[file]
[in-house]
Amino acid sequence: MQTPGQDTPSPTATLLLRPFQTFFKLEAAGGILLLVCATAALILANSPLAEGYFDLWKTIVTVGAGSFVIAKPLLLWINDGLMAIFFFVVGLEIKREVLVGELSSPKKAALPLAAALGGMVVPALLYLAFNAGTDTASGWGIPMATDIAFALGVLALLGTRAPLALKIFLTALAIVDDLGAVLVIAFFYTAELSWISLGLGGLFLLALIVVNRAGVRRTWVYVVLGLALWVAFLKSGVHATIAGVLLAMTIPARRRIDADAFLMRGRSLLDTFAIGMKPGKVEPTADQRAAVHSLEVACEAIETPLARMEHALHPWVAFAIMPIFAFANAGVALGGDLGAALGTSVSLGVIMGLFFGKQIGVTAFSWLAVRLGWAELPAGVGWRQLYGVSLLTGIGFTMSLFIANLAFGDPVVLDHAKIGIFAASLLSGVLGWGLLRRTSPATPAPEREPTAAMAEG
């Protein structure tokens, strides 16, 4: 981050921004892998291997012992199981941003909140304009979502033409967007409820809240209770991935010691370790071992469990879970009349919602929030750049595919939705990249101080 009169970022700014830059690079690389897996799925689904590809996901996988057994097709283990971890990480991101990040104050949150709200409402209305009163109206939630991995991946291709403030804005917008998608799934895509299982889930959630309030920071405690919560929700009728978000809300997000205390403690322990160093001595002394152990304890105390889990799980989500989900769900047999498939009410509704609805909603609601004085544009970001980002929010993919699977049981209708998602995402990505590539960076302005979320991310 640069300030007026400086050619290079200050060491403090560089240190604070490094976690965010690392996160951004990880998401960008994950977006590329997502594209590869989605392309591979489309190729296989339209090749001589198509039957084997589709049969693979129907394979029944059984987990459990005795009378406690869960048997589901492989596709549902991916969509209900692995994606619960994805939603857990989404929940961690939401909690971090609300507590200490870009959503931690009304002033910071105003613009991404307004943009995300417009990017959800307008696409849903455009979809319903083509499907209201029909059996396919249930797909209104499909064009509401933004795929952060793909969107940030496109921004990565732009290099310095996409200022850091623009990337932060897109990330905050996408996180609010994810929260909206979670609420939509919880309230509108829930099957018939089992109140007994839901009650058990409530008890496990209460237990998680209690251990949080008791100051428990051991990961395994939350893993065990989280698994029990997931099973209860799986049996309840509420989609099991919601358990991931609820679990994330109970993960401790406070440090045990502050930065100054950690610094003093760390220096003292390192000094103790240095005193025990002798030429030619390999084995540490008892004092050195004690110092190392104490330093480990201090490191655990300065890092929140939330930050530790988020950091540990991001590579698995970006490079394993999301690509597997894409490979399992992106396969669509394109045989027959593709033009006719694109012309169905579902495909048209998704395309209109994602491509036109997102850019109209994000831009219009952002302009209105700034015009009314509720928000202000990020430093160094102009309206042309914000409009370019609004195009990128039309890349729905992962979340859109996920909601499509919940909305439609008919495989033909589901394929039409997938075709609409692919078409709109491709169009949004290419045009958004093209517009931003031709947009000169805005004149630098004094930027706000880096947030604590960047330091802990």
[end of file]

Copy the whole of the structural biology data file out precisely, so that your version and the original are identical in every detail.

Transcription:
[in-house]
Amino acid sequence: MQTPGQDTPSPTATLLLRPFQTFFKLEAAGGILLLVCATAALILANSPLAEGYFDLWKTIVTVGAGSFVIAKPLLLWINDGLMAIFFFVVGLEIKREVLVGELSSPKKAALPLAAALGGMVVPALLYLAFNAGTDTASGWGIPMATDIAFALGVLALLGTRAPLALKIFLTALAIVDDLGAVLVIAFFYTAELSWISLGLGGLFLLALIVVNRAGVRRTWVYVVLGLALWVAFLKSGVHATIAGVLLAMTIPARRRIDADAFLMRGRSLLDTFAIGMKPGKVEPTADQRAAVHSLEVACEAIETPLARMEHALHPWVAFAIMPIFAFANAGVALGGDLGAALGTSVSLGVIMGLFFGKQIGVTAFSWLAVRLGWAELPAGVGWRQLYGVSLLTGIGFTMSLFIANLAFGDPVVLDHAKIGIFAASLLSGVLGWGLLRRTSPATPAPEREPTAAMAEG
């Protein structure tokens, strides 16, 4: 981050921004892998291997012992199981941003909140304009979502033409967007409820809240209770991935010691370790071992469990879970009349919602929030750049595919939705990249101080 009169970022700014830059690079690389897996799925689904590809996901996988057994097709283990971890990480991101990040104050949150709200409402209305009163109206939630991995991946291709403030804005917008998608799934895509299982889930959630309030920071405690919560929700009728978000809300997000205390403690322990160093001595002394152990304890105390889990799980989500989900769900047999498939009410509704609805909603609601004085544009970001980002929010993919699977049981209708998602995402990505590539960076302005979320991310 640069300030007026400086050619290079200050060491403090560089240190604070490094976690965010690392996160951004990880998401960008994950977006590329997502594209590869989605392309591979489309190729296989339209090749001589198509039957084997589709049969693979129907394979029944059984987990459990005795009378406690869960048997589901492989596709549902991916969509209900692995994606619960994805939603857990989404929940961690939401909690971090609300507590200490870009959503931690009304002033910071105003613009991404307004943009995300417009990017959800307008696409849903455009979809319903083509499907209201029909059996396919249930797909209104499909064009509401933004795929952060793909969107940030496109921004990565732009290099310095996409200022850091623009990337932060897109990330905050996408996180609010994810929260909206979670609420939509919880309230509108829930099957018939089992109140007994839901009650058990409530008890496990209460237990998680209690251990949080008791100051428990051991990961395994939350893993065990989280698994029990997931099973209860799986049996309840509420989609099991919601358990991931609820679990994330109970993960401790406070440090045990502050930065100054950690610094003093760390220096003292390192000094103790240095005193025990002798030429030619390999084995540490008892004092050195004690110092190392104490330093480990201090490191655990300065890092929140939330930050530790988020950091540990991001590579698995970006490079394993999301690509597997894409490979399992992106396969669509394109045989027959593709033009006719694109012309169905579902495909048209998704395309209109994602491509036109997102850019109209994000831009219009952002302009209105700034015009009314509720928000202000990020430093160094102009309206042309914000409009370019609004195009990128039309890349729905992962979340859109996920909601499509919940909305439609008919495989033909589901394929039409997938075709609409692919078409709109491709169009949004290419045009958004093209517009931003031709947009000169805005004149630098004094930027706000880096947030604590960047330091802990």